The Great Fire of 1901 was the result of racism. Many have heard of the Great Fire but not too many know what started the disaster on Davis street in the heart of Jacksonville, Florida’s African American community.
At the time, James Weldon Johnson, who later became famous in his own right, was the principal of the Stanton School. In his autobiography “Along This Way,” Johnson wrote this interesting line about the events he witnessed that day:
“We met many people fleeing. From them we gathered excitedly related snatches: the fiber factory catches afire – the fire department comes – fanned by a light breeze, the fire is traveling directly east and spreading out to the north, over the district where the bulk of Negroes in the western end of the city live – the firemen spend all their efforts saving a low row of frame houses just across the street on the south side of the factory, belonging to a white man named Steve Melton.”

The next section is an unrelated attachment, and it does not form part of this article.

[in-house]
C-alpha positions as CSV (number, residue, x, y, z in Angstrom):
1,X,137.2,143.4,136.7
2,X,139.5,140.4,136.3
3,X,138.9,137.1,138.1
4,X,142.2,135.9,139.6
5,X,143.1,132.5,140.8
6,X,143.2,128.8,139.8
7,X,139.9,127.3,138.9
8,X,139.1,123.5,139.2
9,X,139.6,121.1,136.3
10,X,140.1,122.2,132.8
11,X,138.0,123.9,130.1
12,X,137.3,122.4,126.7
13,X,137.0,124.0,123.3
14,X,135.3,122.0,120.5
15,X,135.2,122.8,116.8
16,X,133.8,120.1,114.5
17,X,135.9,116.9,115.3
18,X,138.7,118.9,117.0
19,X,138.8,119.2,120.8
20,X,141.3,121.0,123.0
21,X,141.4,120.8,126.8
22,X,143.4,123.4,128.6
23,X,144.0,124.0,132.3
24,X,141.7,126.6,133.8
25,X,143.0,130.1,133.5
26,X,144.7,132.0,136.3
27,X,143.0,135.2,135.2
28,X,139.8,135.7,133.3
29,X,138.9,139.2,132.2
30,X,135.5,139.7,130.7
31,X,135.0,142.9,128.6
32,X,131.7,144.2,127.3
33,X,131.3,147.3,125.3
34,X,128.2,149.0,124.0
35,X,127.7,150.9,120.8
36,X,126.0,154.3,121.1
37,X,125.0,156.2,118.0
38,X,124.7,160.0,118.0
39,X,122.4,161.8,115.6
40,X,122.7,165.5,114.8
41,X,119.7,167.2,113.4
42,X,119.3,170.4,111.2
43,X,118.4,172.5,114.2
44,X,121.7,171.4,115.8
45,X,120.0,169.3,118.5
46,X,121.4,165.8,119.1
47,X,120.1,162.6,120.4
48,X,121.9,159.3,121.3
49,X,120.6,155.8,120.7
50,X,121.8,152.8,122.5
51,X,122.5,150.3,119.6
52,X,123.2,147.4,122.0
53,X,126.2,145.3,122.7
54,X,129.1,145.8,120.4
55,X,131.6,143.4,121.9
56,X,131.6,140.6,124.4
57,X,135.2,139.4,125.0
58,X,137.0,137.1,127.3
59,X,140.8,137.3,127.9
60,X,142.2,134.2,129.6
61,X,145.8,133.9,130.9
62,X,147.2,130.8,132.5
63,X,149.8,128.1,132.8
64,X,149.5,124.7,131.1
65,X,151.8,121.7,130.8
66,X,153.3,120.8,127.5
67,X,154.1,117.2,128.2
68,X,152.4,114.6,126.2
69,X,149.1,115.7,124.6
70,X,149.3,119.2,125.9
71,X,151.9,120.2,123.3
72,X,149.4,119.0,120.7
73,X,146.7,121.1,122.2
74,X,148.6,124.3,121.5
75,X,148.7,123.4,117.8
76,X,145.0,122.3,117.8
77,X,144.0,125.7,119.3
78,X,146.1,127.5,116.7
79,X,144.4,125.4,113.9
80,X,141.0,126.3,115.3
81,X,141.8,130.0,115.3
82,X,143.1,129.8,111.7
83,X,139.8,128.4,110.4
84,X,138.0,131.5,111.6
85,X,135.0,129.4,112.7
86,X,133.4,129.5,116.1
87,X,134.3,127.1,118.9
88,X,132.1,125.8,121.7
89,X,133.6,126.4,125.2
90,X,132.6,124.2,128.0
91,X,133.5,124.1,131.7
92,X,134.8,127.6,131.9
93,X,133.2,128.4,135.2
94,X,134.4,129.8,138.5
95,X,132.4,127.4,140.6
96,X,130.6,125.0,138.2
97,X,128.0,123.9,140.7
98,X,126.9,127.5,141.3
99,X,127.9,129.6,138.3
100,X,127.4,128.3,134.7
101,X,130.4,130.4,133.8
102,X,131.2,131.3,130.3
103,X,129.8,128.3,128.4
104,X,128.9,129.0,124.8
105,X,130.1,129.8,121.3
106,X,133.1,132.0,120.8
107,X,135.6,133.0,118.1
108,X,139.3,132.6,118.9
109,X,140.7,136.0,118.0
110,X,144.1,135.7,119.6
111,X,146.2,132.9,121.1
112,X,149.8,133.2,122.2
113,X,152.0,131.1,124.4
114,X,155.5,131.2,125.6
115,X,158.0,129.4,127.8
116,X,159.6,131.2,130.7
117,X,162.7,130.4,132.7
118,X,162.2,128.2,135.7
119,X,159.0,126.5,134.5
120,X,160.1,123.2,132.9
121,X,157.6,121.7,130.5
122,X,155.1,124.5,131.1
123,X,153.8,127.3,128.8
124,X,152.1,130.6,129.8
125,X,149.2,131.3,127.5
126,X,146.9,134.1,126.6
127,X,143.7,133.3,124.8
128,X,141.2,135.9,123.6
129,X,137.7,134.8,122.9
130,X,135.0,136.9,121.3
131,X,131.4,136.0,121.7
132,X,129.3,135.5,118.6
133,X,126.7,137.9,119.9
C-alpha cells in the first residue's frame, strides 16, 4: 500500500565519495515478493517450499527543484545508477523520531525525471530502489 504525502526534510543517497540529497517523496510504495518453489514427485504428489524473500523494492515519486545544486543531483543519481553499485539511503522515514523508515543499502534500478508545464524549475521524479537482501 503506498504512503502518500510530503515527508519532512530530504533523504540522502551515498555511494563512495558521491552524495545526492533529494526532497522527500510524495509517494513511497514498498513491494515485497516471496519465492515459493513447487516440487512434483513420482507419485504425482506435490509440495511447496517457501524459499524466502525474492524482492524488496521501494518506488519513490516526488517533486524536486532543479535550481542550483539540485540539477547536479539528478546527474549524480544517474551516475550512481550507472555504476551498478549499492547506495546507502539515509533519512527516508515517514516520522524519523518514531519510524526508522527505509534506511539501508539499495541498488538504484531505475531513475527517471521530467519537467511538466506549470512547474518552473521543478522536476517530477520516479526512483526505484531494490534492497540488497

According to ,a Times-Union article by staff writer Sharon Weightman, Johnson also alleged that when people complained to the fire chief, he said it would be a good thing for blacks’ homes to burn. Eight hours later, the fire had become one of the most destructive events in American history, leaving 10,000 residents homeless and destroying 2,368 buildings in the process.